The other organization that’s showing interest in Tebow is the Rockies; perhaps they think the power he displayed during batting practice might translate well at Coors Field in the thin air. That is, if he can even make contact while in the batter’s box. But that might not be the reason because it seems a bit premature to consider signing Tebow because of how he might perform in the majors, which is at least five years away, if he gets signed, and I think that’s being conservative.
The question a lot fans are asking themselves is, if Tebow was considering playing baseball last winter, which he was, then why didn’t he just go ahead and play? Why did he wait and proceed to turn the process into a circus act? If you wanted to play ball, then just go play. At the very worst, go do some private workouts with individual teams. There’s no need to make into a media field day. After all, he’s probably just another guy that will play in the minor leagues and never crack a big league roster. Baseball is a very difficult game; in fact, I would argue that it is the most difficult game to play, so there’s virtually no chance of a guy picking up a bat, ball, and glove after not having played for 12 years and then end up making it to the big leagues. So I say, take whatever Atlanta offers you, or go to Venezuela, get a few hundred at bats under your belt, and then we’ll take it from there. At the very least I’ll give him a chance to prove himself once he gets signed.
I think Adam Jones summed it up nicely on Twitter on August 9, saying, “After this MLB season I’m going to try out for the NFL this offseason. I haven’t played since HS but I’ve played in a few TurkeyBowls since!!” We hear you, Adam, and we think you should go for it. Jones’s manager Buck Showalter had something to say about it, too, “Am I intrigued? No, not at all. I think about what these guys do in our Dominican academy in Del Marva and in Aberdeen and the Gulf Coast League and Frederick and Bowie and Del Marva, I have already mentioned, and Norfolk, I take very seriously the stuff they have to do to get the opportunities to do what they’re doing. Somebody will sell some tickets in the spring. I should be careful, we may sign him. I bet he was a good player when he was in high school, I was too. And I played quarterback.”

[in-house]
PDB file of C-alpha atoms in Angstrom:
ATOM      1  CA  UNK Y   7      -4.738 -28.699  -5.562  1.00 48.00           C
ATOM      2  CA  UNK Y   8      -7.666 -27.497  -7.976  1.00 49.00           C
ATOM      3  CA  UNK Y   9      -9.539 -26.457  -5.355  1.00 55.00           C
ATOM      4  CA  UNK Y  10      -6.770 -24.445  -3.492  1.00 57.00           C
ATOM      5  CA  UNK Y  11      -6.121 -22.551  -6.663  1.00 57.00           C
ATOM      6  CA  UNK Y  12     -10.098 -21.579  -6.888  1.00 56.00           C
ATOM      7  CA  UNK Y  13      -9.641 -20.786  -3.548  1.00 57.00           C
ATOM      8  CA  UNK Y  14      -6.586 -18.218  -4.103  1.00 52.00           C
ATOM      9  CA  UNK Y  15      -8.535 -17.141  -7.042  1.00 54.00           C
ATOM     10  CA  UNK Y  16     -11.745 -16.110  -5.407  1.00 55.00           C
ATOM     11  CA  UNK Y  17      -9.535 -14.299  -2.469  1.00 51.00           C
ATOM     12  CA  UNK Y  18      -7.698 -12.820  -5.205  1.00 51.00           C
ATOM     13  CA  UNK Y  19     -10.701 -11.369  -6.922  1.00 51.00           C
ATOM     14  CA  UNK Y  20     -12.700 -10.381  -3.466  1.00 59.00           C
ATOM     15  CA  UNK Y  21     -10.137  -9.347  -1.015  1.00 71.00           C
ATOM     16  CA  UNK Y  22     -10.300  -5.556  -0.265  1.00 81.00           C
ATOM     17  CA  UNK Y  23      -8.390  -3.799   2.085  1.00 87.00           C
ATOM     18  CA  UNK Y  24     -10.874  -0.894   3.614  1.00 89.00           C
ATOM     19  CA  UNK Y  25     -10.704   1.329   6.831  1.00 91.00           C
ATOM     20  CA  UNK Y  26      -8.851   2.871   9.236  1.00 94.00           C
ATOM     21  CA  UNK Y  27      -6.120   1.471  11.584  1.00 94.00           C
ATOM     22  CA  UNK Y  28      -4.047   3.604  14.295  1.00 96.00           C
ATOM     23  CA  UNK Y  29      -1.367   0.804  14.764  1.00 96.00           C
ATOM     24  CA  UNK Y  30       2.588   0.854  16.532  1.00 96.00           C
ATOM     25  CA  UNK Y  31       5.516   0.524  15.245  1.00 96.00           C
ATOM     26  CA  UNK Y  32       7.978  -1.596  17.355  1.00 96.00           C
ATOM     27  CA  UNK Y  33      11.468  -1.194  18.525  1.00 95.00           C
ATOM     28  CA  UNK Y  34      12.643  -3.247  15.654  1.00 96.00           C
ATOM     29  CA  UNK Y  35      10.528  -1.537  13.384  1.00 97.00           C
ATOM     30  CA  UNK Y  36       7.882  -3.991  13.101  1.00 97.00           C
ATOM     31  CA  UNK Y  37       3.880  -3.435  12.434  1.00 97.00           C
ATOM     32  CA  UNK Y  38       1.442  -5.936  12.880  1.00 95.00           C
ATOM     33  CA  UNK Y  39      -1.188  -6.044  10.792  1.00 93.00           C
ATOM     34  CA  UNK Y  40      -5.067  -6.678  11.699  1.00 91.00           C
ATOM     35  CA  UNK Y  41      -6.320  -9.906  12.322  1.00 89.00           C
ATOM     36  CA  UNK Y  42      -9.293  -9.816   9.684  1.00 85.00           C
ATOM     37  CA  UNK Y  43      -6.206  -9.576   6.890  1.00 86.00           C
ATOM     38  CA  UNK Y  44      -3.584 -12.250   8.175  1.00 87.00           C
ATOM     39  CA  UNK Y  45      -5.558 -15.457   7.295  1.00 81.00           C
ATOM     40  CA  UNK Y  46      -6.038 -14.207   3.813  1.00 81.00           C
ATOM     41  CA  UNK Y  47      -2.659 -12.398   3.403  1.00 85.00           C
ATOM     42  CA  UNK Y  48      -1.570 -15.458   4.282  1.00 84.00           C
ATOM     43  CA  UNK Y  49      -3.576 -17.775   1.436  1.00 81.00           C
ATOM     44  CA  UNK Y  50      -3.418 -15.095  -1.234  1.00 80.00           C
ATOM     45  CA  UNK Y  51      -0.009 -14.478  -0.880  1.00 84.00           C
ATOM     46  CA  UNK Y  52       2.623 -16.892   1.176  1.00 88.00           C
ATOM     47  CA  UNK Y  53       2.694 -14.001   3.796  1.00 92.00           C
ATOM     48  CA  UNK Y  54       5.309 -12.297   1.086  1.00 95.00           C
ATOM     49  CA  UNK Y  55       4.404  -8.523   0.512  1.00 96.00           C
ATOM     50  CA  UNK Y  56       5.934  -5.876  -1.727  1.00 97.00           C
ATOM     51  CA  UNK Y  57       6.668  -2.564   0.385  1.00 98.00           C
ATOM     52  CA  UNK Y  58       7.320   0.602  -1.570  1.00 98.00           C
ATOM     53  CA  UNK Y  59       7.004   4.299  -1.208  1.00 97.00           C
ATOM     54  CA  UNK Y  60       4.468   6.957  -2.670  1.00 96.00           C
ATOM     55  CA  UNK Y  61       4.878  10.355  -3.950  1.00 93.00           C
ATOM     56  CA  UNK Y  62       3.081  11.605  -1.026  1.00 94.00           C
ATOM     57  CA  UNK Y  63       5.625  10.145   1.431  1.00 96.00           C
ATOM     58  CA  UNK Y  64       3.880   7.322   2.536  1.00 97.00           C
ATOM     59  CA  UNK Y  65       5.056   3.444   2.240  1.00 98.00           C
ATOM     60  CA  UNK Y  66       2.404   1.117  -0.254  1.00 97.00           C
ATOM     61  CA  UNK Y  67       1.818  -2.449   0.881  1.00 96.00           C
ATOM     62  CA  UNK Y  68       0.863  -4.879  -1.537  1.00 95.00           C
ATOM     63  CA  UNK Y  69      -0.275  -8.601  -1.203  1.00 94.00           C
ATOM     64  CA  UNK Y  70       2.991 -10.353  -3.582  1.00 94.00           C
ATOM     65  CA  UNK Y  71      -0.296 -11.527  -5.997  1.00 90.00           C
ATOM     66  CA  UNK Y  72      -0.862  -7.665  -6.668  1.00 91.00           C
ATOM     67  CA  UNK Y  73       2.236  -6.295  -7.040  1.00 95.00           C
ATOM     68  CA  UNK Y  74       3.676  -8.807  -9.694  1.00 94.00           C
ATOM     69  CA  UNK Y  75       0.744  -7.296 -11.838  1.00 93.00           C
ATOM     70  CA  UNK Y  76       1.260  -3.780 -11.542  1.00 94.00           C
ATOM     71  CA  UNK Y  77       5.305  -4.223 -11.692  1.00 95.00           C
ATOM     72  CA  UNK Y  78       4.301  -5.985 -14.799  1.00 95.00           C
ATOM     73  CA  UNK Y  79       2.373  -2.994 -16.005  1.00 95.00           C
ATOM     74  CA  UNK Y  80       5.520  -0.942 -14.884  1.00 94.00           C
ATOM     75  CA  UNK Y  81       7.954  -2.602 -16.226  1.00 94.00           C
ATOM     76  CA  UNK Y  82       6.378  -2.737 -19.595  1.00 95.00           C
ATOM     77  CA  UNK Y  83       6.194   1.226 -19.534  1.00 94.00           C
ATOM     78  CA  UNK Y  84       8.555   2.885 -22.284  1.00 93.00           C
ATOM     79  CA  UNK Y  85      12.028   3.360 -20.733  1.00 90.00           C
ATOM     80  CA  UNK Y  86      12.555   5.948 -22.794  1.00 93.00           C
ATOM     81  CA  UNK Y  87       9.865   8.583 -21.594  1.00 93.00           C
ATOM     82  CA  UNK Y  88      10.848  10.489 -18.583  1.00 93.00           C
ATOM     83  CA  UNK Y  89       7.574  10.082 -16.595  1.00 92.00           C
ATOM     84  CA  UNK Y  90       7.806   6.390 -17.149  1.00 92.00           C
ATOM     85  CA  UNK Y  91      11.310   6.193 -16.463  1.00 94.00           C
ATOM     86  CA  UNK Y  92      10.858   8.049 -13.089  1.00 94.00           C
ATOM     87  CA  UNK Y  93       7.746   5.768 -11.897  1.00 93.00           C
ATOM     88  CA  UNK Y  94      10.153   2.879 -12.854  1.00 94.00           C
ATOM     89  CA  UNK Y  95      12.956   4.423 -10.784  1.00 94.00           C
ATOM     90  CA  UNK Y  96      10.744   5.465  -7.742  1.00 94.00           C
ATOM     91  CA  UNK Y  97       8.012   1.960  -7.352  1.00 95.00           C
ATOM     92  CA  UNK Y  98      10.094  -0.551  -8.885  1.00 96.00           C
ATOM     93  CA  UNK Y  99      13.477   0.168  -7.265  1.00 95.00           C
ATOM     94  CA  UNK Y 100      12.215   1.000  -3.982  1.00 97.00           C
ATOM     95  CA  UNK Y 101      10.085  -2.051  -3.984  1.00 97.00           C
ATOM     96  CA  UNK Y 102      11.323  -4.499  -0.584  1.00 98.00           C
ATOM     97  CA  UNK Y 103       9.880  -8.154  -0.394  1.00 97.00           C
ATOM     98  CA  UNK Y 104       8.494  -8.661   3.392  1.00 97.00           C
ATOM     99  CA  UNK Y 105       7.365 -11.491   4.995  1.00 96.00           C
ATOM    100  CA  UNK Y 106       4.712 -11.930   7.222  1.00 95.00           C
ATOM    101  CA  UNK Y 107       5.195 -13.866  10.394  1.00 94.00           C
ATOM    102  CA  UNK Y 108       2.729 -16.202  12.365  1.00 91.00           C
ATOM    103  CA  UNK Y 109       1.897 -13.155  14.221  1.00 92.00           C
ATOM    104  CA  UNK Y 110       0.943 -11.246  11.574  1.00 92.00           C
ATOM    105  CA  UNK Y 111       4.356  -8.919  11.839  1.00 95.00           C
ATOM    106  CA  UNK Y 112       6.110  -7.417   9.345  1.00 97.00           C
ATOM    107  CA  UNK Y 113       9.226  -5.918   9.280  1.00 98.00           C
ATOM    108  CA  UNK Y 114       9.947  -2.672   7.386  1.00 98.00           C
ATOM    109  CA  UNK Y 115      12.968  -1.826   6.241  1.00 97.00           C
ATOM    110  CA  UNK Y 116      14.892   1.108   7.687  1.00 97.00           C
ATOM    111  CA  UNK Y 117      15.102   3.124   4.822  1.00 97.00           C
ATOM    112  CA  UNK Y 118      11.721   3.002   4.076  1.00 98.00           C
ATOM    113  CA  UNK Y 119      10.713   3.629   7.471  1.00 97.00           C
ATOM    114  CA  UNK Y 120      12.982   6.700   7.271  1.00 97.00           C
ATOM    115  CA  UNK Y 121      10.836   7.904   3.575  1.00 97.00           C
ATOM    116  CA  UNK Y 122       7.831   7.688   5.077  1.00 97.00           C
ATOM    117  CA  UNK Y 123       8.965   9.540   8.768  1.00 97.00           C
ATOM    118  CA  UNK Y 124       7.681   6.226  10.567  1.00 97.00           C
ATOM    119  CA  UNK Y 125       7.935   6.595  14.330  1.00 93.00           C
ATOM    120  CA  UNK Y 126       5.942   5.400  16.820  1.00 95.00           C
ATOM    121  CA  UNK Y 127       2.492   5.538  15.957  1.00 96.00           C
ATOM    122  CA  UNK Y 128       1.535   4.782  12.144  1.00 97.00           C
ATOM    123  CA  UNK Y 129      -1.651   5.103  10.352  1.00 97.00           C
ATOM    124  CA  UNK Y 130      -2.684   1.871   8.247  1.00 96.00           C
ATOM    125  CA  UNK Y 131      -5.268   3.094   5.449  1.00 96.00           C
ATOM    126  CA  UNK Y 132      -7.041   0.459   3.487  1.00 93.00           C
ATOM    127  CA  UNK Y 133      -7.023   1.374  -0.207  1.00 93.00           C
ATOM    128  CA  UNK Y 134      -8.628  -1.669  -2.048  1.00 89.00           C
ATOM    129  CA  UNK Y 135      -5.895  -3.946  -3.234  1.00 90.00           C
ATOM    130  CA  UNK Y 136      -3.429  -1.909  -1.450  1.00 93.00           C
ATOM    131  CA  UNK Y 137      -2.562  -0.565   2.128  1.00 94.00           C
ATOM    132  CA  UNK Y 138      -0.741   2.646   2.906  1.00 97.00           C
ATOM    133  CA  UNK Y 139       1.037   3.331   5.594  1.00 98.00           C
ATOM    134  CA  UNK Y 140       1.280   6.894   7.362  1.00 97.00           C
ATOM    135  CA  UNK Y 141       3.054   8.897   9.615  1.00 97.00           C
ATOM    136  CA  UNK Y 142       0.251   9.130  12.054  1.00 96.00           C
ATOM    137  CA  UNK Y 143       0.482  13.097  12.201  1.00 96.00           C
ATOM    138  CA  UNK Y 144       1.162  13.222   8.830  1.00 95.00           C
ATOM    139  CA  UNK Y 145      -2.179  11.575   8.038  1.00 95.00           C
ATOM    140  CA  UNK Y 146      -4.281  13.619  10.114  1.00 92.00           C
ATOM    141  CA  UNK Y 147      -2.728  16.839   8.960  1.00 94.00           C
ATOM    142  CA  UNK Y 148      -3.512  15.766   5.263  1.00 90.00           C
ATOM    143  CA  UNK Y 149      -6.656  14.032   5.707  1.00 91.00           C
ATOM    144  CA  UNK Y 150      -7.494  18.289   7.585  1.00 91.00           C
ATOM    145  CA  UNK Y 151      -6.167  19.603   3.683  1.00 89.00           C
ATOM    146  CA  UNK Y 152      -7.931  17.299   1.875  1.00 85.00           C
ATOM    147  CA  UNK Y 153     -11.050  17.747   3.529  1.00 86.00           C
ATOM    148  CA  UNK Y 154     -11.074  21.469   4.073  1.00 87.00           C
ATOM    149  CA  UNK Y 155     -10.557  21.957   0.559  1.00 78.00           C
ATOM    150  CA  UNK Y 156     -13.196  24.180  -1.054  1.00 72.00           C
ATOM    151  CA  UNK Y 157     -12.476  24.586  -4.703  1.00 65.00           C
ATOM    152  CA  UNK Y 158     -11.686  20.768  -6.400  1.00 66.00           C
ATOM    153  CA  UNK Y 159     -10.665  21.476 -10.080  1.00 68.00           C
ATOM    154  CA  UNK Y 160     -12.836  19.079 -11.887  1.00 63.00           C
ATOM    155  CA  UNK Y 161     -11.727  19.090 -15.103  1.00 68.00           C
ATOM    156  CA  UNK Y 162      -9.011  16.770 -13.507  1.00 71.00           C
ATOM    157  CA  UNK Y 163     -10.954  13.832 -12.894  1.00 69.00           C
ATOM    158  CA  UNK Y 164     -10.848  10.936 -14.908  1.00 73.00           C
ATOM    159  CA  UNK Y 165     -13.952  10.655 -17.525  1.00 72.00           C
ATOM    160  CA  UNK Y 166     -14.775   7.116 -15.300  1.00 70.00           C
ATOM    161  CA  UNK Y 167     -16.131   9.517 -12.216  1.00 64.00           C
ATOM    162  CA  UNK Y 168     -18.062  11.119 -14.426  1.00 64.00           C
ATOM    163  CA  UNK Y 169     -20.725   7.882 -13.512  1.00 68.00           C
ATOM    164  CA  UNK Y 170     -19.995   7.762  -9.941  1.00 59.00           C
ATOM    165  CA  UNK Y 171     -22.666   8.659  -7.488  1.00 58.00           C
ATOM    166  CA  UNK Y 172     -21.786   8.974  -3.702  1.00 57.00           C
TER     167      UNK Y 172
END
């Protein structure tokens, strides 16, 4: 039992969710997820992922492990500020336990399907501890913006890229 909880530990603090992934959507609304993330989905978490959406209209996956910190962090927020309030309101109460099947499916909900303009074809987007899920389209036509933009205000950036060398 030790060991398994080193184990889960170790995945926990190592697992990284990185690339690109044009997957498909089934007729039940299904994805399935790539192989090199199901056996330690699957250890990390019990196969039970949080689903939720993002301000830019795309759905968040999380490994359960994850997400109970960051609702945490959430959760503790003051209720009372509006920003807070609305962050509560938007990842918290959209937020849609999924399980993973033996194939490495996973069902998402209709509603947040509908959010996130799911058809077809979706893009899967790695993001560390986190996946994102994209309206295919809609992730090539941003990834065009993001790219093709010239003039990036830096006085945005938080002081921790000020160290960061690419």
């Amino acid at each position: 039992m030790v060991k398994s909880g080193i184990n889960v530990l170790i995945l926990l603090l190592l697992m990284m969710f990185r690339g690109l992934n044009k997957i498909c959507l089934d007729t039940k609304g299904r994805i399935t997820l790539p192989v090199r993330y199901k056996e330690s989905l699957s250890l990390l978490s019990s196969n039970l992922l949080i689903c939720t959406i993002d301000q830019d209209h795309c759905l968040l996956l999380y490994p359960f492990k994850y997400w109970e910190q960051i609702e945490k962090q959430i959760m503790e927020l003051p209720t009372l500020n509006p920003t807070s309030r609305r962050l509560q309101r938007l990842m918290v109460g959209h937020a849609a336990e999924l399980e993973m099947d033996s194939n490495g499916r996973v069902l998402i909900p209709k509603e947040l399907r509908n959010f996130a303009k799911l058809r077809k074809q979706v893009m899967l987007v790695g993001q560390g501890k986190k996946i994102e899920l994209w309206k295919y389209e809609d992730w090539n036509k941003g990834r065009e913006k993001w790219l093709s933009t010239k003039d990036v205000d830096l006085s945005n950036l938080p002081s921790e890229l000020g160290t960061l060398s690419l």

Listening to opinions of current and former players, as well as baseball analysts, while a lot of them are being courteous to Tebow, it’s pretty clear that they’re not having it, and I’m on board with them. That’s not to say that I want Tebow to fail because, frankly, it won’t impact me either way – I’ll continue to watch baseball with or without him. But people seem to think it’s an interesting story, so here we are. I can’t foresee Tebow getting past Class A Adv, but I also never thought I’d see a team change their ballpark name to something as silly as Guaranteed Rate Ballpark, like they’re doing on the south side of Chicago, so, hey, I guess anything’s possible.
(Photo: Robert Gauthier, Los Angeles Times)
(Source: Chris Cwik, Yahoo! Sports. http://sports.yahoo.com/news/buck-showalter-isnt-amused-by-tim-tebows-interest-in-baseball-215823257.html)